take a breath
A group of scientists at the University of Colorado School of Medicine recently released the first comprehensive study of the microbiological makeup of the New York City subway system. Their finding? The air underground contains pretty much the same amount of human skin microbes (and other stuff) as the air outside.
The study is Read More
Poor G train. Nobody loves it. It’s short, it’s unreliable, it has poor personal hygiene. It lives in a bad area. It doesn’t have as much money as those big fancy Manhattan trains. It rarely gets to mingle with other trains, save for a few illicit southern rendezvous with the F train.
And now it’s Read More
skip the salt
From big soda to big, err, sodium, Nanny Bloomberg usually pulls no punches when it comes to New Yorkers’ health. And while a string of aggressive P.R. campaigns may have failed to halt our chain-smoking, Sprite-guzzling lifestyles, if nothing else, they have provided us with some terrifying subway ads.
These ads include smokers with gruesomely amputated fingers, fat oozing out of soda bottles and sobbing babies born to teen mothers bemoaning their hypothetical lack of high school educations. Help us, Doctor Zizmor!
Apparently, New Yorkers are nicer than you thought they were.
More conscientious passengers than ever before are turning in lost property they’ve found stuffed under the subways and between bus seats, according to the New York Post. The uptick means that more forgetful riders are being reunited with their belongings.
The New York City Transit’s Lost Read More
Straphangers have lost their lives underground at an alarming rate—and if the trend continues, more than 100 New Yorkers will perish by the end of the year. Manhattan Borough President Scott Stringer, who sounded the alarm about the startling statistic, wants the MTA to investigate the impending danger.
“Too many people are dying in our Read More
Man Vs. Sandwich
Home of the $5 footlong, Subway has found itself sandwiched between two lawsuits. Three New Jersey men are suing the sandwich giant for defrauded their customers by selling “Footlong” sandwiches that were anything but, according to the NY Post.
Used-car dealer and Subway devotee Jason Leslie of Marboro, NJ, is one of the disatisfied customers. Read More
Reports from the scene indicate a man struck by the N train in Midtown on Monday may have been pushed. The incident occurred in the 49th Street and 7th Avenue subway station around 12:30 p.m., after the victim fell from the platform. He tried to climb to safety but didn’t make it. He was transported to Roosevelt Hospital, where he later died from his injuries.
The station was evacuated after the incident and N, Q and R trains from all directions directed to bypass the 49th Street Station.
At a press conference at the 69th Regiment Armory in Manhattan this morning, Governor Andrew Cuomo and MTA Chairman Joe Lhota announced most subway service in New York City will be returned by the end of the day. Notably for some commuters from Queens and Brooklyn, trains will now be traveling into Manhattan for the first time since before Hurricane Sandy struck last week.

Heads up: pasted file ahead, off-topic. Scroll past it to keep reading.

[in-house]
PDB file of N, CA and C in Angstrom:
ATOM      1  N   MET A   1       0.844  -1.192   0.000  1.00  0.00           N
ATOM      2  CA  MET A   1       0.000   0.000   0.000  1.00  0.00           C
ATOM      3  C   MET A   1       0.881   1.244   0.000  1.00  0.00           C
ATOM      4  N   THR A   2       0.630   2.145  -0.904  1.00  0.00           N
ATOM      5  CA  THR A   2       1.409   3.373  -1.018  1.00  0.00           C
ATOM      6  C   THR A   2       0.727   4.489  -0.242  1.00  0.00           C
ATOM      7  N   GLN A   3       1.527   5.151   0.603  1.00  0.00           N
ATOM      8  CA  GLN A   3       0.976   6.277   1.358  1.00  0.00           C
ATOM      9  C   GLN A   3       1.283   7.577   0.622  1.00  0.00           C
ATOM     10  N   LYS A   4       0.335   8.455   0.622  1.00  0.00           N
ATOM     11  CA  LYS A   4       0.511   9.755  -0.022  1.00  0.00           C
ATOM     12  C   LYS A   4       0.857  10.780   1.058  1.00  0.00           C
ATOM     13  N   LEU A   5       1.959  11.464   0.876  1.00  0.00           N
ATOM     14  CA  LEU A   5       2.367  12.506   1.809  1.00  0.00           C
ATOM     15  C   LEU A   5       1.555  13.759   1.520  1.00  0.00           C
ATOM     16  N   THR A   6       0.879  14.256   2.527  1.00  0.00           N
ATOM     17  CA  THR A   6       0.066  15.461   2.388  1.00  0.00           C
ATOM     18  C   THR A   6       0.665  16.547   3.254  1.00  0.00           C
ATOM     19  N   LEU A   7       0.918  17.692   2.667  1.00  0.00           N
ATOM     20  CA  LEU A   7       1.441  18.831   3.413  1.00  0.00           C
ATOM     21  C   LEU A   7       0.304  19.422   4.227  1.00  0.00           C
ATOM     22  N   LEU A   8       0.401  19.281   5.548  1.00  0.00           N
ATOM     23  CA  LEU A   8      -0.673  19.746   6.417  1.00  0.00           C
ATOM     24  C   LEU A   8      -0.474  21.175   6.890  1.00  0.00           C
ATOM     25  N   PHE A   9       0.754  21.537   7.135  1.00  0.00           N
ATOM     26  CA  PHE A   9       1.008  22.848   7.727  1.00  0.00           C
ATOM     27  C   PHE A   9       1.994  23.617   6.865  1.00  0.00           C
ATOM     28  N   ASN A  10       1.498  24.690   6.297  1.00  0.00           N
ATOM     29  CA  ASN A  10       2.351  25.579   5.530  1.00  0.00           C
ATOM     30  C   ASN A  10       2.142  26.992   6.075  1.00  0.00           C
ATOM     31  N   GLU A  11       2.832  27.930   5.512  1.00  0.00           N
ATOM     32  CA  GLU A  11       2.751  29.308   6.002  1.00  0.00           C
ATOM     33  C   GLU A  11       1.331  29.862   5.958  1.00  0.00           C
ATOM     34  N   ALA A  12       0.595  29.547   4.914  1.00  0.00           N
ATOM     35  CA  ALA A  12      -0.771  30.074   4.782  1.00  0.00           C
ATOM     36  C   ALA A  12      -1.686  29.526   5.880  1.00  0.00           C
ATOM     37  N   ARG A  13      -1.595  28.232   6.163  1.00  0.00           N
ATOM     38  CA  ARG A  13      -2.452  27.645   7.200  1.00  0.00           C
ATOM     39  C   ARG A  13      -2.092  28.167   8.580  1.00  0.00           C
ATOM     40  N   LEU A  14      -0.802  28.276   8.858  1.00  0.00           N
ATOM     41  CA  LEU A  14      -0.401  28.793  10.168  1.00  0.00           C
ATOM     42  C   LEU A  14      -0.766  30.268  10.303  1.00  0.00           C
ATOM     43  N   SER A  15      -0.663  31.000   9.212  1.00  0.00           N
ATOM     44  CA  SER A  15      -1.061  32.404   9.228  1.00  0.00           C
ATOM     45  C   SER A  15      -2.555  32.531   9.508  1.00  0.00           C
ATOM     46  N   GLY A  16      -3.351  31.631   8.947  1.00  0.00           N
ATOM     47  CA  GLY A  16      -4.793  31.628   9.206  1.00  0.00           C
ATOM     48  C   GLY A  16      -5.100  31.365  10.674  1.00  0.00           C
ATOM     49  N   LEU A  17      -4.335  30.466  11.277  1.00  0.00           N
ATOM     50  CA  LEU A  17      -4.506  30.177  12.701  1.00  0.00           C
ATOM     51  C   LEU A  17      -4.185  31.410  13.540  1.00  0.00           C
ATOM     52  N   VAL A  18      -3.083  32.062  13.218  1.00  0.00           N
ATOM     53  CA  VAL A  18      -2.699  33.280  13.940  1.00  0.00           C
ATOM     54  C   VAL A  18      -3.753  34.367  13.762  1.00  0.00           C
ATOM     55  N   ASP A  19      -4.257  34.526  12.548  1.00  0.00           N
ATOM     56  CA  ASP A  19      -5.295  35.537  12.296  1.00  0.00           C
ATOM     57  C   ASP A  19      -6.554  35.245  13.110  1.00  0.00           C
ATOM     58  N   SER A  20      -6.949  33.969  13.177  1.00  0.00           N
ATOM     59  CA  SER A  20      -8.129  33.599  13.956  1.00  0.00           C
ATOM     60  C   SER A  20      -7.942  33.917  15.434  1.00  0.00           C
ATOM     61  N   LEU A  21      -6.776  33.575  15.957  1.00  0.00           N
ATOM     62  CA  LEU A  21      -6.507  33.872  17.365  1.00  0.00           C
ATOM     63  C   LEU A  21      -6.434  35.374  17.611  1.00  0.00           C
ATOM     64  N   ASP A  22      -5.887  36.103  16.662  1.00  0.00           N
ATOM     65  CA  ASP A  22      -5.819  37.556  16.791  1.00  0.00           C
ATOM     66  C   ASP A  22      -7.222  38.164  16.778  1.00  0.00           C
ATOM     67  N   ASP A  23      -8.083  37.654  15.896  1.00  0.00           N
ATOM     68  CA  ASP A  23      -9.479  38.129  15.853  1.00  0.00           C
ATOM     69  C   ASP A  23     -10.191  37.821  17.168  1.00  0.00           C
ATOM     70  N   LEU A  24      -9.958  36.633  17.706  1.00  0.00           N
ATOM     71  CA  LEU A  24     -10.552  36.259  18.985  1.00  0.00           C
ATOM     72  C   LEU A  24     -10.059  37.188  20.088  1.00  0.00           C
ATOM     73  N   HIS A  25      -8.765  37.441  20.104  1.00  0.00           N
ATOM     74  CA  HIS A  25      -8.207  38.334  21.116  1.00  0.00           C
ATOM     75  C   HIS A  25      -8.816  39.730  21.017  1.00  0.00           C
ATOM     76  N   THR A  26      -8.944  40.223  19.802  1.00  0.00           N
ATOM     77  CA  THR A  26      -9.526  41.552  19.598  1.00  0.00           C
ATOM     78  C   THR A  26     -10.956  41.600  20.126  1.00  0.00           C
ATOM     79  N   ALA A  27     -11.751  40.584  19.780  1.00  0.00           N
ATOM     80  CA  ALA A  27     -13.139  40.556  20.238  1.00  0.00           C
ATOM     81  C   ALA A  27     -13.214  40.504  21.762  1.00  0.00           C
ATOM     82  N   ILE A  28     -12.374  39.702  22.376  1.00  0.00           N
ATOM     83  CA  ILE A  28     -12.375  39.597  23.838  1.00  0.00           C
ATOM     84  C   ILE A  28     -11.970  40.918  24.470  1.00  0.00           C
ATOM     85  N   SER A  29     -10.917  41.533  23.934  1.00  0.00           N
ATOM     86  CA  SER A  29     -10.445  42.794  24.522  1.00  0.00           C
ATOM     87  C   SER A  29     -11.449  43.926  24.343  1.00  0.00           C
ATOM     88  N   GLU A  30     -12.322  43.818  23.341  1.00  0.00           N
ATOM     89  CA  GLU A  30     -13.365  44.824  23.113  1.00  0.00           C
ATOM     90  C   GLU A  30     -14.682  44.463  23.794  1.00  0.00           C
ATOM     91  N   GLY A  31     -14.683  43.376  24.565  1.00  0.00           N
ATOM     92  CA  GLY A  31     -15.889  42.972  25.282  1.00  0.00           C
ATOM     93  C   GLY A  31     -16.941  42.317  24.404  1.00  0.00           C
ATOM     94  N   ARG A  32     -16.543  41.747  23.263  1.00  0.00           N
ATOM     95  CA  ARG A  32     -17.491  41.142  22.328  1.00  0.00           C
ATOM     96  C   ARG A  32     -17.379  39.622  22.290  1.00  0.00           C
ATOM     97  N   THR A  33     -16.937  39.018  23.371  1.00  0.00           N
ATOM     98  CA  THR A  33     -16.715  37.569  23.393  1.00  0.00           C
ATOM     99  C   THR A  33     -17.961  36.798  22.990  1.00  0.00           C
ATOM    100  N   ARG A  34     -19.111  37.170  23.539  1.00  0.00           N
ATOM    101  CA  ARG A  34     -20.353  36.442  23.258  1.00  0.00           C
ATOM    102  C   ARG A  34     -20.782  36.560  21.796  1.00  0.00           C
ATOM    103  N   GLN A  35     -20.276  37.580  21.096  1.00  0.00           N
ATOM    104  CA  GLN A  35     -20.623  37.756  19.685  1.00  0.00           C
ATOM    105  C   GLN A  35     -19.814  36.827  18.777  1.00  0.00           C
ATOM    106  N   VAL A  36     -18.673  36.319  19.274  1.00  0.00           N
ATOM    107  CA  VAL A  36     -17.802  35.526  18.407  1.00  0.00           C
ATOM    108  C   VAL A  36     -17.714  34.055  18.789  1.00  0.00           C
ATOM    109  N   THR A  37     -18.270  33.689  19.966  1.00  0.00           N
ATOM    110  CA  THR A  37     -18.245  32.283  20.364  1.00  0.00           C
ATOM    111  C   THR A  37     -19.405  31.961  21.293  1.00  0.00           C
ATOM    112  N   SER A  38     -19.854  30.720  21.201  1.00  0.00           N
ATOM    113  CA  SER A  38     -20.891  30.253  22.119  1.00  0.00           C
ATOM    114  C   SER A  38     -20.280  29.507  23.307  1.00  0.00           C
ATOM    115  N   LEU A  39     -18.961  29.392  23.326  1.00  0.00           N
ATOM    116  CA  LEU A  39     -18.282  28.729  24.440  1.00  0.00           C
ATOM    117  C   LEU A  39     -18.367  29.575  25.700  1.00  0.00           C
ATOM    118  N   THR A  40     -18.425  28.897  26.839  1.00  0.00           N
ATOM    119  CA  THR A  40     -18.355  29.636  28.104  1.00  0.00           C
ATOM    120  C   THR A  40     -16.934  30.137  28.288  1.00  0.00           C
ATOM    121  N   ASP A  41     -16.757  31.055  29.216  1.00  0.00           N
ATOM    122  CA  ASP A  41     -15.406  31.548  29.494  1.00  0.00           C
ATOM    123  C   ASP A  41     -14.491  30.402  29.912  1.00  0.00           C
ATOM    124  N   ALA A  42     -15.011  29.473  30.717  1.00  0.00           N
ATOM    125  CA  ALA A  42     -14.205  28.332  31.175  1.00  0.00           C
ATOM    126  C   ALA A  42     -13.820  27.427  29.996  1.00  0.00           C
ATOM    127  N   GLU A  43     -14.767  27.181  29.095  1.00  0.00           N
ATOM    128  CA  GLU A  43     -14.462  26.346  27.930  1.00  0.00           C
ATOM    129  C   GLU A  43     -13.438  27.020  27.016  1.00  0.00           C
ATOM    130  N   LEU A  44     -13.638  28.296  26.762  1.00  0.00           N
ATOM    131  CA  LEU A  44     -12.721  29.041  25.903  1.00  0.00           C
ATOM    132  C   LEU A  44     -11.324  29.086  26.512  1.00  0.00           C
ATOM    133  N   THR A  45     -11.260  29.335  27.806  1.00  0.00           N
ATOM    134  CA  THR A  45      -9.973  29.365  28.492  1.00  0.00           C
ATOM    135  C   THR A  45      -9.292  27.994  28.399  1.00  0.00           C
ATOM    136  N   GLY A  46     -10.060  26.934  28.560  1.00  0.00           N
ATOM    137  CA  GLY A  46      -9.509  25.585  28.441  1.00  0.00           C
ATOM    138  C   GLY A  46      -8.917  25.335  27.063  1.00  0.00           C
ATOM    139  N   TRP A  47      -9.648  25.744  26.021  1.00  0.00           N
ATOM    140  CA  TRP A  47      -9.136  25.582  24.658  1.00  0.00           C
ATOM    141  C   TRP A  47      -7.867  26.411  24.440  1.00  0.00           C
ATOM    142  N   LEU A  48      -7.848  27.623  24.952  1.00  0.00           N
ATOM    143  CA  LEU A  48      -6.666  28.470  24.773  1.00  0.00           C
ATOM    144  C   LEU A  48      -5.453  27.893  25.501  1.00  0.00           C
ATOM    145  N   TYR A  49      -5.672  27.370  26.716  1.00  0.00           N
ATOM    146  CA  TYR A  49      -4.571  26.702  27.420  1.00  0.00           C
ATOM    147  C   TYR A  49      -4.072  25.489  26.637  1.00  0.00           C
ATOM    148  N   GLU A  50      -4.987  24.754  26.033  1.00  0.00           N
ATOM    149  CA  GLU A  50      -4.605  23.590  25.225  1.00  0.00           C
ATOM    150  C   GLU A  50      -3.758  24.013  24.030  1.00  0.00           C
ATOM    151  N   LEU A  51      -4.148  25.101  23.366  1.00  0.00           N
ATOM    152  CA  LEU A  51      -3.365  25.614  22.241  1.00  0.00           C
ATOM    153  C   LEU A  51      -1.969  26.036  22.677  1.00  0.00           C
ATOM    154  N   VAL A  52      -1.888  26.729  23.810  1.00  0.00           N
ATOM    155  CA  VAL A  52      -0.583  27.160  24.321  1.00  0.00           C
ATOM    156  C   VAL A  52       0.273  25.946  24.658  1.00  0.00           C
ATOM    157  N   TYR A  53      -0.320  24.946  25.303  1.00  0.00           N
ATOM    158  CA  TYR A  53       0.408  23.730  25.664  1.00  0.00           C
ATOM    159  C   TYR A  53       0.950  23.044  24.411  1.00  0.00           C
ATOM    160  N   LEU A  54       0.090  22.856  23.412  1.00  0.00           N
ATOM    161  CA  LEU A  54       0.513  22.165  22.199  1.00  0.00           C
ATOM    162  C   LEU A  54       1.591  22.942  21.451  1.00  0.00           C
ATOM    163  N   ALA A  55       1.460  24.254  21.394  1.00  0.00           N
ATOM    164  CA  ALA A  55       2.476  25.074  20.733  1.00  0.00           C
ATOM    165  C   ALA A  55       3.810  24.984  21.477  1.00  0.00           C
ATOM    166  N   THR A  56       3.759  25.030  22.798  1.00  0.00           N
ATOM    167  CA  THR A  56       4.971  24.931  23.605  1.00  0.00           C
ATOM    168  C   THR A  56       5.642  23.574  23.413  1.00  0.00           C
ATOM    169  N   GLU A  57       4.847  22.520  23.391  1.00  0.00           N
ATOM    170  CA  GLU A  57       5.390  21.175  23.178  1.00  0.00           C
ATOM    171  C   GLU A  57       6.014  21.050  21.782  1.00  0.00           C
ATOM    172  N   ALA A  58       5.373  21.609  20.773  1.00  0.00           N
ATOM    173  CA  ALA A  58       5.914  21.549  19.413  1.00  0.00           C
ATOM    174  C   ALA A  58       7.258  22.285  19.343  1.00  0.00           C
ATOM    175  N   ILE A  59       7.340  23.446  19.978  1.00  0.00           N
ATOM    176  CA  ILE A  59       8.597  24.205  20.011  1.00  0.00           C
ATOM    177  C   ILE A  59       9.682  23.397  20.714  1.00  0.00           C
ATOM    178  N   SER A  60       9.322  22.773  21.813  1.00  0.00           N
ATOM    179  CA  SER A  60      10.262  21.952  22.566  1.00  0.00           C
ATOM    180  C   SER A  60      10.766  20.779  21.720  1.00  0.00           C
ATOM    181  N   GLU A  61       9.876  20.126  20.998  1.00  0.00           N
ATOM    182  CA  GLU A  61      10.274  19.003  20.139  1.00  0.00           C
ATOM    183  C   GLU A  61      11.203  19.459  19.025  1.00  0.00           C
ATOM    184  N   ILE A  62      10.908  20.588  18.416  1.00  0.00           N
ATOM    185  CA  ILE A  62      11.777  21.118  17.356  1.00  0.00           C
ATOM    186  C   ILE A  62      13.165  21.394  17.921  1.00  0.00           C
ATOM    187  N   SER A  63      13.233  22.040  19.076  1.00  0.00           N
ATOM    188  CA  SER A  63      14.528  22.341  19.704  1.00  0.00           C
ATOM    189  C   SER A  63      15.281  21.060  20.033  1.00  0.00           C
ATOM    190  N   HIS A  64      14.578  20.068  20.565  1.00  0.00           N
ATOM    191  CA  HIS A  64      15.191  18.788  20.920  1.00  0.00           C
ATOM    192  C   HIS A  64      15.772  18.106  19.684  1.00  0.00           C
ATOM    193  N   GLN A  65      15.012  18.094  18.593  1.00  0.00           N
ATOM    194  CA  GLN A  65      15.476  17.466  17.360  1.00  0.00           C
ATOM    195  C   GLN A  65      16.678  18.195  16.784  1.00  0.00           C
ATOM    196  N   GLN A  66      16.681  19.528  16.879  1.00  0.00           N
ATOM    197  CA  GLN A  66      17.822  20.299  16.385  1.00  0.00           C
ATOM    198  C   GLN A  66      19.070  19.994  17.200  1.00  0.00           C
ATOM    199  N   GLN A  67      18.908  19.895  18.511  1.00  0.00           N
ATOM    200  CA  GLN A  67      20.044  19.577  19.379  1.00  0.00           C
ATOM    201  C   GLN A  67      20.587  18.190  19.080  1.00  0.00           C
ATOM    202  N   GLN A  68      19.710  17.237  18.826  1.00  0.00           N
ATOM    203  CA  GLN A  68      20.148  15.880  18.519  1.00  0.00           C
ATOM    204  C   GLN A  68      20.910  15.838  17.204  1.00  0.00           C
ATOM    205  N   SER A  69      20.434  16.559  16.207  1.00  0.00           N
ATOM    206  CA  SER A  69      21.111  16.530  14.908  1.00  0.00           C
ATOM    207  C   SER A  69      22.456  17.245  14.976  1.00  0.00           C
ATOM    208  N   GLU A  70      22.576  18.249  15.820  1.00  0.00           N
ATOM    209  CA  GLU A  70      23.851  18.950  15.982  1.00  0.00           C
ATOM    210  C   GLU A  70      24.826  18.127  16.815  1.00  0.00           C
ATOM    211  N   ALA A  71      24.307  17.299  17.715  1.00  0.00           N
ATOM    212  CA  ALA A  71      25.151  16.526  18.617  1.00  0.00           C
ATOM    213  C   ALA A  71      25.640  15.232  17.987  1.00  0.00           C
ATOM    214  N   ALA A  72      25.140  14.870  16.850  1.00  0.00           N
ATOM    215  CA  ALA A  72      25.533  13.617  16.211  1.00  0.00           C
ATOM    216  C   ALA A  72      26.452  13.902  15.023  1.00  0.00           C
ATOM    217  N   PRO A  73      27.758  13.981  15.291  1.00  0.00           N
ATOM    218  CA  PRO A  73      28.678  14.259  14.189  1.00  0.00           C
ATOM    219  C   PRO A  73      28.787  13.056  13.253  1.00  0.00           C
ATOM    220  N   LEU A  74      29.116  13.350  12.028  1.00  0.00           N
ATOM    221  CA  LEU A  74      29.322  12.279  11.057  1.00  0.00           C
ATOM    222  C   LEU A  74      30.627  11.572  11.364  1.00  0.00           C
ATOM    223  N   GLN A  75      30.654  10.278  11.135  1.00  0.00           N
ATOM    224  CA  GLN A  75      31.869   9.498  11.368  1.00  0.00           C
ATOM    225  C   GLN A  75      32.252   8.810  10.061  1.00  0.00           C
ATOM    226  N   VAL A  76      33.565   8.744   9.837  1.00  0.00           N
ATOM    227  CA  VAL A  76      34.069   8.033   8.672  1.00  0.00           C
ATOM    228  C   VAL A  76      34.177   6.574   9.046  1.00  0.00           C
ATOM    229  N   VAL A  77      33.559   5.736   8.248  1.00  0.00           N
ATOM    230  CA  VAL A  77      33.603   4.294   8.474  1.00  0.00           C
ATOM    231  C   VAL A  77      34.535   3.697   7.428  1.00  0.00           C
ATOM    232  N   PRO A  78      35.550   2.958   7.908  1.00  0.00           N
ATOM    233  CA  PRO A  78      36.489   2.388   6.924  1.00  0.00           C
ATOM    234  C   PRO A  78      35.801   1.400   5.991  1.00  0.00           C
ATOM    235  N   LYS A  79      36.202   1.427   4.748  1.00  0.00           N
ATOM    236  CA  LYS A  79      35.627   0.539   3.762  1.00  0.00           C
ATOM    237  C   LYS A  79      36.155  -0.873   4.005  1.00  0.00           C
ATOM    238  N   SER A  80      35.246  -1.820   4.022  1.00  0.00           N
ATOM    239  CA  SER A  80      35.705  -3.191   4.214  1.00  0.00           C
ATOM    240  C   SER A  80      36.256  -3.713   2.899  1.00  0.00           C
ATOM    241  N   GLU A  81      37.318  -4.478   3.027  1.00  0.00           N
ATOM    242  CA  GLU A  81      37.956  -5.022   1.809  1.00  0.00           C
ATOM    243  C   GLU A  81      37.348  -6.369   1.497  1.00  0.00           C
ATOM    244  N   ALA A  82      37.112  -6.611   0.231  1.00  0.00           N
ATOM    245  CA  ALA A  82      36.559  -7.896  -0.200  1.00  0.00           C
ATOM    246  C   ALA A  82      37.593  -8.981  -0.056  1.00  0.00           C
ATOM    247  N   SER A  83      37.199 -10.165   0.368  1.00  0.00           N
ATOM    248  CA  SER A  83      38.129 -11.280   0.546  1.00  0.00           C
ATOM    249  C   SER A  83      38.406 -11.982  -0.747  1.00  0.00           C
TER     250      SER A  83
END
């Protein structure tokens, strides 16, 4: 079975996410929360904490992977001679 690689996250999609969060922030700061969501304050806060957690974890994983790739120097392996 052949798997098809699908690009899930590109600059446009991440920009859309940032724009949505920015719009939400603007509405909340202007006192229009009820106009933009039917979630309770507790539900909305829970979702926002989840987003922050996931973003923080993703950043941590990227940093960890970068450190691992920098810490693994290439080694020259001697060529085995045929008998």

“In literally under one week, 80% of the subway service has been restored from what was horrendous damage, and the worst damage the subway system had ever seen,” Mr. Cuomo said. “So that is just a great, great job. The service between Brooklyn and Queens and Manhattan is being restored immediately. The 4, 5, 6 and 7 trains will immediately begin to run. The F, J, D [and] M will run later this afternoon. The Staten Island Railway will have limited service beginning later today.”
At a press conference late in the night, Governor Andrew Cuomo announced New Yorkers in the metropolitan area will have their public transit fares waved for the rest of the week. Of course, traveling into Lower Manhattan won’t be easy for Thursday, at least, where no subways are currently scheduled to travel.
“As a further encouragement to have people take mass transit, which is coming online piece by piece,” Mr. Cuomo began, citing the intensive traffic congestion problems plaguing Manhattan earlier today. “I am declaring a transportation emergency and authorizing the MTA to waive fares…through the end of the week, Thursday and Friday. So commuter rails, subways and buses.”
Update 11/1 8:22:As of Friday morning, there will be service on the M and No. 7 trains has been restored in Queens and Brooklyn, though there is still no subway service into Lower Manhattan. You can read more about the changes to the service here.
Original post: At a press conference earlier this afternoon, Gov. Andrew Cuomo and MTA Chairman Joe Lhota announced that New York City’s subway system will restore service on a number of lines, leaving out a swath of territory south of 34th Street in Manhattan. Lower Manhattan was left out, they explained, because of the mass power outage in the wake of Hurricane Sandy.
“It’s been an extraordinary amount of time and a lot of work and a lot of lack of sleep, but we’re going to continue to do it,” Mr. Lhota said. “Our goal is to, every day, get this service back to normal, back to the situation we were used to last week, and if not, even better.”
View the working transportation lines below, including other parts of the MTA, courtesy of Mr. Cuomo’s office: